JCPenney and ASOS both put their entire catalogs on Facebook, and lots of other retailers have connected Facebook to their e-commerce site. I still think selling from the newsfeed is the best approach, and several retailers are trying that approach as well. I just don’t see Google+ as a threat to Facebook, so I think that battle is over.  I called 2011 The Year of F-Commerce, and that was probably accurate.

Its good to look back at predictions, but we also have to think about what was missed.  I didn't see Amazon entering the tablet business with such a splash, although in hindsight it was obvious. Nor did I think HP would fall so far so fast.  Look for my 2012 predictions coming soon.

Thursday Oct 06, 2011

OpenWorld 2011, Retail Perspective Part 2

For those that can't afford the capital investment, Oracle is offering its Exadata and Exalogic machines as part of the Oracle Public Cloud, as was announced at OpenWorld  Retailers can easily provision both database and middleware environments in which they can deploy their applications and pay a monthly fee.  Additionally, Oracle is offering its Fusion applications on the cloud.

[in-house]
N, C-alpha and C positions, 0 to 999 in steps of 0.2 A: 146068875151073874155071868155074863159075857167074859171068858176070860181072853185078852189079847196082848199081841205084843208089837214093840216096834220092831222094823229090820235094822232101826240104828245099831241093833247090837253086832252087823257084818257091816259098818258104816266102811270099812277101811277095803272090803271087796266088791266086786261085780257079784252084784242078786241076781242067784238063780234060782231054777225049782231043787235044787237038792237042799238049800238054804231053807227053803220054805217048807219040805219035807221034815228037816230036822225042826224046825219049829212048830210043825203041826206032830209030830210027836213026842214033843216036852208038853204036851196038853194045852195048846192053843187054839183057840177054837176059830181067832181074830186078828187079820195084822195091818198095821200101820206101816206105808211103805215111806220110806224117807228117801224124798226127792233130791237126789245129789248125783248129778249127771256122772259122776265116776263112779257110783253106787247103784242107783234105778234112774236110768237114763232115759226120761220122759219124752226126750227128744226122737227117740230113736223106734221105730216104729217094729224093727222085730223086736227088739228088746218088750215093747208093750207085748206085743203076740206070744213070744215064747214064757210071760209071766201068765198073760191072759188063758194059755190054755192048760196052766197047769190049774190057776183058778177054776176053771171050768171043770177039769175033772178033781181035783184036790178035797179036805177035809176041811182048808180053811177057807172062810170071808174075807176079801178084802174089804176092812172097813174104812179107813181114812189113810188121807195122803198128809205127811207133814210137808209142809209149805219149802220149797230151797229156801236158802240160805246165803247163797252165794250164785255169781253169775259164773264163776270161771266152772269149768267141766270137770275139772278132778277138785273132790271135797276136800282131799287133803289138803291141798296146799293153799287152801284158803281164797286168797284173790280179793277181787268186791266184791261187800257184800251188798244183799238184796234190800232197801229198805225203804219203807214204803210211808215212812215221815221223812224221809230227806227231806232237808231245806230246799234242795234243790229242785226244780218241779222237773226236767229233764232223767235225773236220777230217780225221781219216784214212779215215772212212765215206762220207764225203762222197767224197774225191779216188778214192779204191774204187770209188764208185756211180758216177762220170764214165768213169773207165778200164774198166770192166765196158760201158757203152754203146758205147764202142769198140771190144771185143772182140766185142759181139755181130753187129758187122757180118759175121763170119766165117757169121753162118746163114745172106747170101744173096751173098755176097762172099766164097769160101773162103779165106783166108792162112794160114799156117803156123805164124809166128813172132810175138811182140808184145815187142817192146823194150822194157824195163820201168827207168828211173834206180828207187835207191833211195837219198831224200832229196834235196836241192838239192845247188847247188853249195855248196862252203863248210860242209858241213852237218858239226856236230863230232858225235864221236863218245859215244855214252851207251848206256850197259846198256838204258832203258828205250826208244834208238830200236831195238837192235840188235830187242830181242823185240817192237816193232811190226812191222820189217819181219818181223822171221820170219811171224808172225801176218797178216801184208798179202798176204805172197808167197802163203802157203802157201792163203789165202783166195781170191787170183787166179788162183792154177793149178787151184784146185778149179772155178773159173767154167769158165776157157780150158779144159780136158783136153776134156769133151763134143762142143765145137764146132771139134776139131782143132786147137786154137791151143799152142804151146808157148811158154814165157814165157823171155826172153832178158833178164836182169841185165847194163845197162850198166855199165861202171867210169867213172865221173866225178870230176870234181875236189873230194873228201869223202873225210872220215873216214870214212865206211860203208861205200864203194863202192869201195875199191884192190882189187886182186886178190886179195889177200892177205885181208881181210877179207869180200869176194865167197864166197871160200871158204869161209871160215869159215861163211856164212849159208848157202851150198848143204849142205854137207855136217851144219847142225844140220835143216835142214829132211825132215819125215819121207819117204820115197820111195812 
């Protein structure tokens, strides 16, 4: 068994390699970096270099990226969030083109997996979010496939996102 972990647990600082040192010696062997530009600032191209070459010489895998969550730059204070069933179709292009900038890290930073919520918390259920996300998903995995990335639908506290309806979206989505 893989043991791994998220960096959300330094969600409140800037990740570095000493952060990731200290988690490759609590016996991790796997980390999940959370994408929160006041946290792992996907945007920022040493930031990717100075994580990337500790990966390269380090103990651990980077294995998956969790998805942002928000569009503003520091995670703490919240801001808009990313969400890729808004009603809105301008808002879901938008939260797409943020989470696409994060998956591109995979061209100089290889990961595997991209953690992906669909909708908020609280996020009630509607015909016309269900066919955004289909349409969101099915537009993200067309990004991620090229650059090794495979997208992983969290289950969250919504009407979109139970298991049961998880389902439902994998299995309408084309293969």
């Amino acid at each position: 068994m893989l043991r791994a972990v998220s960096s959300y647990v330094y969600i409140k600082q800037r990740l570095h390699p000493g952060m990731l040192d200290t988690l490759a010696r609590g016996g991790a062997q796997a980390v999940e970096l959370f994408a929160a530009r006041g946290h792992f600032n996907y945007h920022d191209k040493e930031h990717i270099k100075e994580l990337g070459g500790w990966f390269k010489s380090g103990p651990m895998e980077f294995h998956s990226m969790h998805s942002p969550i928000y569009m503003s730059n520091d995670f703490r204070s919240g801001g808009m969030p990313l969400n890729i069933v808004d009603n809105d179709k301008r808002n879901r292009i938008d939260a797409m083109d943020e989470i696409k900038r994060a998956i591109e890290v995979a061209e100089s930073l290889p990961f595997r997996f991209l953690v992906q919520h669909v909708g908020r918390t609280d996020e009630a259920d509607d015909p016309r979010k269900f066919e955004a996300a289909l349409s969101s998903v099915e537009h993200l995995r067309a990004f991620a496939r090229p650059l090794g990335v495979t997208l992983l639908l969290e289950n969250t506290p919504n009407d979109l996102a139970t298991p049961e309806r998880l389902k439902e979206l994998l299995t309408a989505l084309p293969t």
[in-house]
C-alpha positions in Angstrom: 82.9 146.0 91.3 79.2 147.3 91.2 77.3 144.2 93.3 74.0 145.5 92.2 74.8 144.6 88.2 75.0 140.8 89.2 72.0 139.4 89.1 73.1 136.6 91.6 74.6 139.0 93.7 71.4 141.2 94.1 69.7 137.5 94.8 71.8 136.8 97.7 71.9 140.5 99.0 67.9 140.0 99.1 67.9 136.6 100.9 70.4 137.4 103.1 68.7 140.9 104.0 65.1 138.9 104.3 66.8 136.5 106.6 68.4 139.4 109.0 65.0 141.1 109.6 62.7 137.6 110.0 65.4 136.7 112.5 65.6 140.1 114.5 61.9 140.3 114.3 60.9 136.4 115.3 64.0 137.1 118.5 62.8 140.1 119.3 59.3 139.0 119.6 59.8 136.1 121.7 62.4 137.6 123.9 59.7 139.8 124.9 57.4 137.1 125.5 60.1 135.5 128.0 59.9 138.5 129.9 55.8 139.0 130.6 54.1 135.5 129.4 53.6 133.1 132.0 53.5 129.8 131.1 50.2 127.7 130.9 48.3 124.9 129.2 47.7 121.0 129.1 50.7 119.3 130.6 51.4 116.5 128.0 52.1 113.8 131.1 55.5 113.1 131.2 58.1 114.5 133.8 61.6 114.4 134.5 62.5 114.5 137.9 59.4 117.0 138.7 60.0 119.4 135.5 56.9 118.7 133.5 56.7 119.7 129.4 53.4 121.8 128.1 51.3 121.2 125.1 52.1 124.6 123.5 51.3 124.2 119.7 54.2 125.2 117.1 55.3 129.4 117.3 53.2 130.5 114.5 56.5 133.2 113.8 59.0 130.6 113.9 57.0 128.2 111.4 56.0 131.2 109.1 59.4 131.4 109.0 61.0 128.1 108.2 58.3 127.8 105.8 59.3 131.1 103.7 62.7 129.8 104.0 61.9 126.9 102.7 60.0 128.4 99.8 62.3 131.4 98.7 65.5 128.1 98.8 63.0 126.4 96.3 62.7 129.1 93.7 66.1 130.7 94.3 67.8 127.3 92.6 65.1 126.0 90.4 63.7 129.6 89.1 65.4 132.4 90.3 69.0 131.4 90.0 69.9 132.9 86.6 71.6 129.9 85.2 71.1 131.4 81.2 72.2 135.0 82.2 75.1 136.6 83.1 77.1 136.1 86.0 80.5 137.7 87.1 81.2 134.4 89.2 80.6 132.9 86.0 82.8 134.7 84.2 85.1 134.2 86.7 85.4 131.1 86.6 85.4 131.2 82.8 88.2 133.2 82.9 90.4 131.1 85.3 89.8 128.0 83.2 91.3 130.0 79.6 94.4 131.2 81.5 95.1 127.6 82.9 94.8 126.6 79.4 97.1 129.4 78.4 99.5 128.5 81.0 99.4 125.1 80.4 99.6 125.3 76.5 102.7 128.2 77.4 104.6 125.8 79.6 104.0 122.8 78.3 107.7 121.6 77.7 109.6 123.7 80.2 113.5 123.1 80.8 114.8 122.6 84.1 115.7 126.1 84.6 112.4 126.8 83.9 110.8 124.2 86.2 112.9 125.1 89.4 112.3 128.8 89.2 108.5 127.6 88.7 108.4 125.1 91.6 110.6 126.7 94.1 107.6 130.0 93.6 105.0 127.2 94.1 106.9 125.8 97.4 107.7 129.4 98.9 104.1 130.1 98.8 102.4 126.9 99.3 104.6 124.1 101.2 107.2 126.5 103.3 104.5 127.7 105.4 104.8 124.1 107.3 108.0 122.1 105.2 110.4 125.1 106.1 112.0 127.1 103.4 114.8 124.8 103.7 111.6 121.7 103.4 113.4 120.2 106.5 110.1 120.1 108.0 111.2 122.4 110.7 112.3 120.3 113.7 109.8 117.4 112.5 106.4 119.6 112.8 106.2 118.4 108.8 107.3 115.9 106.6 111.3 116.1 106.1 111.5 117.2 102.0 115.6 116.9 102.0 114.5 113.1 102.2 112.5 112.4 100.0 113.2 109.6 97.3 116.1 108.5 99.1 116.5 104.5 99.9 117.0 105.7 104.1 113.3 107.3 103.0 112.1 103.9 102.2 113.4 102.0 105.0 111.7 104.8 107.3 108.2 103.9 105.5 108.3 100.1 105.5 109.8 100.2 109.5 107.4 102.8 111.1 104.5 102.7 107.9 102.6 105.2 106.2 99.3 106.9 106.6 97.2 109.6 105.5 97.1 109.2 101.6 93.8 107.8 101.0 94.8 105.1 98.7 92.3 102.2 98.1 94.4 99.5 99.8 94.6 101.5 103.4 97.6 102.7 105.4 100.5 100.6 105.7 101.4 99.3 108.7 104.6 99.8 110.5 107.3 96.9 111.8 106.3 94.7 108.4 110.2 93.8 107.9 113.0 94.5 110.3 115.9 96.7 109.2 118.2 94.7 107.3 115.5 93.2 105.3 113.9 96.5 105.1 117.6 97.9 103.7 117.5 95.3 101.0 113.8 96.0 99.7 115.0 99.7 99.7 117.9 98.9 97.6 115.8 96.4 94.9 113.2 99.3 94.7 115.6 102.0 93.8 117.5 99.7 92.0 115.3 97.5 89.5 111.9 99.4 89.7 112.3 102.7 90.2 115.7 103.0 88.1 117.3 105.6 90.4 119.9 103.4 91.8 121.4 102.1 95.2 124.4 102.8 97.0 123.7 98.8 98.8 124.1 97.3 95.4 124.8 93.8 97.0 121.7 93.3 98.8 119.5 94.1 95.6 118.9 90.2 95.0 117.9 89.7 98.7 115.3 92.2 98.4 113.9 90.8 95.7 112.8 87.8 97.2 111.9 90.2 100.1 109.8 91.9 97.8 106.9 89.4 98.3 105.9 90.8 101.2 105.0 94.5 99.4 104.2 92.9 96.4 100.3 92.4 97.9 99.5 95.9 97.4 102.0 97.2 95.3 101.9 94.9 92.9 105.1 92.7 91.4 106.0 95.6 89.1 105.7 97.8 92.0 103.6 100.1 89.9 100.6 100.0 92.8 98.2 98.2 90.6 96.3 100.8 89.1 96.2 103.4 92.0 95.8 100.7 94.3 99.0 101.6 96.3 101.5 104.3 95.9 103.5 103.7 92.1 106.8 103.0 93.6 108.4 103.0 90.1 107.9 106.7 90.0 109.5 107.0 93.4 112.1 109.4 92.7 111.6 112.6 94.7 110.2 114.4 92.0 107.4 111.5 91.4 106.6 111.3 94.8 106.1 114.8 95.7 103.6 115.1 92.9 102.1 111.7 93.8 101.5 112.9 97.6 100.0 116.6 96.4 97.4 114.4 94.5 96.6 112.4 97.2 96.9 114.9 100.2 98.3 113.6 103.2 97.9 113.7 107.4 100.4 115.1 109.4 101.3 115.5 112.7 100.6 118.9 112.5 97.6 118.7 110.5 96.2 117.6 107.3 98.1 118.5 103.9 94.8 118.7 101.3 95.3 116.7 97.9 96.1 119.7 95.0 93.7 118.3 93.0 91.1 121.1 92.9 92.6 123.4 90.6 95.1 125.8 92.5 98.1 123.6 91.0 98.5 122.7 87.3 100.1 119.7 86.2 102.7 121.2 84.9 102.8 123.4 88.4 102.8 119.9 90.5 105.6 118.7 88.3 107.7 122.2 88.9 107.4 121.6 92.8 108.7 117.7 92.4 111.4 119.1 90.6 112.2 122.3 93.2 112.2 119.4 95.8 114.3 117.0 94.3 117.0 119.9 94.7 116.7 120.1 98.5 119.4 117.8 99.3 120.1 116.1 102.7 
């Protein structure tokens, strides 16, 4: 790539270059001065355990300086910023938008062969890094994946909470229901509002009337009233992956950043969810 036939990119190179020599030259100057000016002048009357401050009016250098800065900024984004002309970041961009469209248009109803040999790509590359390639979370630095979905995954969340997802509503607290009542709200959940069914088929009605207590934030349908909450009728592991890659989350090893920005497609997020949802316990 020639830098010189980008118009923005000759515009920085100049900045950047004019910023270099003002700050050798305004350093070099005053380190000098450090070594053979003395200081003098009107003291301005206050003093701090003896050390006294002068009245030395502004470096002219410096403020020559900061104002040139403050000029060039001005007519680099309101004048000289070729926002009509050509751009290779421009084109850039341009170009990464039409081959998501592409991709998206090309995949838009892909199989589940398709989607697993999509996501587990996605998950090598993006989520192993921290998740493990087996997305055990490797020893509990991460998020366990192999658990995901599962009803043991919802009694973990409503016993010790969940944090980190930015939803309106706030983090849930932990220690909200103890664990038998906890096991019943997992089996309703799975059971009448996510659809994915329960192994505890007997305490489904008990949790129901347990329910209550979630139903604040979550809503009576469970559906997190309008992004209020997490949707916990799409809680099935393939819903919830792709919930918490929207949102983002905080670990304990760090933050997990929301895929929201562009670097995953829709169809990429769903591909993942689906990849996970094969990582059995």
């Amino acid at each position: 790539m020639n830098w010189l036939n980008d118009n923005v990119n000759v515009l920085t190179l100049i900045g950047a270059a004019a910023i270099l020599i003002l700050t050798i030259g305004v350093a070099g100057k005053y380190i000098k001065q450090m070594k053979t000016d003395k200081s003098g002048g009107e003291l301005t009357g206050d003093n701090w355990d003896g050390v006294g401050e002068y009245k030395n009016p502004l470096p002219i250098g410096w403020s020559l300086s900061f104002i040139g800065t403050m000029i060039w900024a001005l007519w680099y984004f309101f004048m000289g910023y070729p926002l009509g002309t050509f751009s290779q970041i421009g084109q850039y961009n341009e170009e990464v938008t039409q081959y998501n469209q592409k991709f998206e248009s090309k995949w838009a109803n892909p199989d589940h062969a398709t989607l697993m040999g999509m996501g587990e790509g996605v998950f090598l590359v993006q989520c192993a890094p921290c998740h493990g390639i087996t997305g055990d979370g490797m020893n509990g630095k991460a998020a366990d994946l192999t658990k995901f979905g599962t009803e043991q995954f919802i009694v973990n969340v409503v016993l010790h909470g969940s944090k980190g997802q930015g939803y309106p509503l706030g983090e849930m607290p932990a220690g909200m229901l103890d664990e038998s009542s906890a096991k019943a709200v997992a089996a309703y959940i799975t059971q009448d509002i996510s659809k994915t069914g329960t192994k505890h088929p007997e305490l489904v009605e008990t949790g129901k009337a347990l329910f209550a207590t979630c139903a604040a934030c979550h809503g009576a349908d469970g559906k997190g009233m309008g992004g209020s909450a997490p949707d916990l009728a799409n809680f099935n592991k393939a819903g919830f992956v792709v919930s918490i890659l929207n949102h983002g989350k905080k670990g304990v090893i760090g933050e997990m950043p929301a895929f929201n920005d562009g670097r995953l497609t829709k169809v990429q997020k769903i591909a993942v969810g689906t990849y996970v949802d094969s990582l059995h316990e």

What's unique here is the fact that Oracle is using the same technologies normally used on-premise.  This means that existing on-premise applications can be moved back and forth between the cloud and data center as appropriate.  So your next question must be, can I run my Oracle Retail applications on Oracle's cloud?

If all the requirements of the product are met, then it makes no difference whether you deploy on-premise or on the cloud.  If you're using the supported version of the operating system, database, and middleware then where the hardware is located should make no difference.  While we've not yet had the opportunity to test our products on the Oracle Public Cloud, we have tried them on Amazon's cloud without issue.

But do retail applications like merchandising and POS really belong on the cloud?  I'm not quite there yet -- I cling to the belief that core applications should be on-premise, but many non-core applications work just fine in the cloud.  We will get there eventually -- its really a matter of organizations catching up with the technology.

Wednesday Sep 22, 2010

Exalogic and Cloud Computing

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David Dorf, Sr Director Technology Strategy for Oracle Retail, shares news and ideas about the retail industry with a focus on innovation and emerging technologies.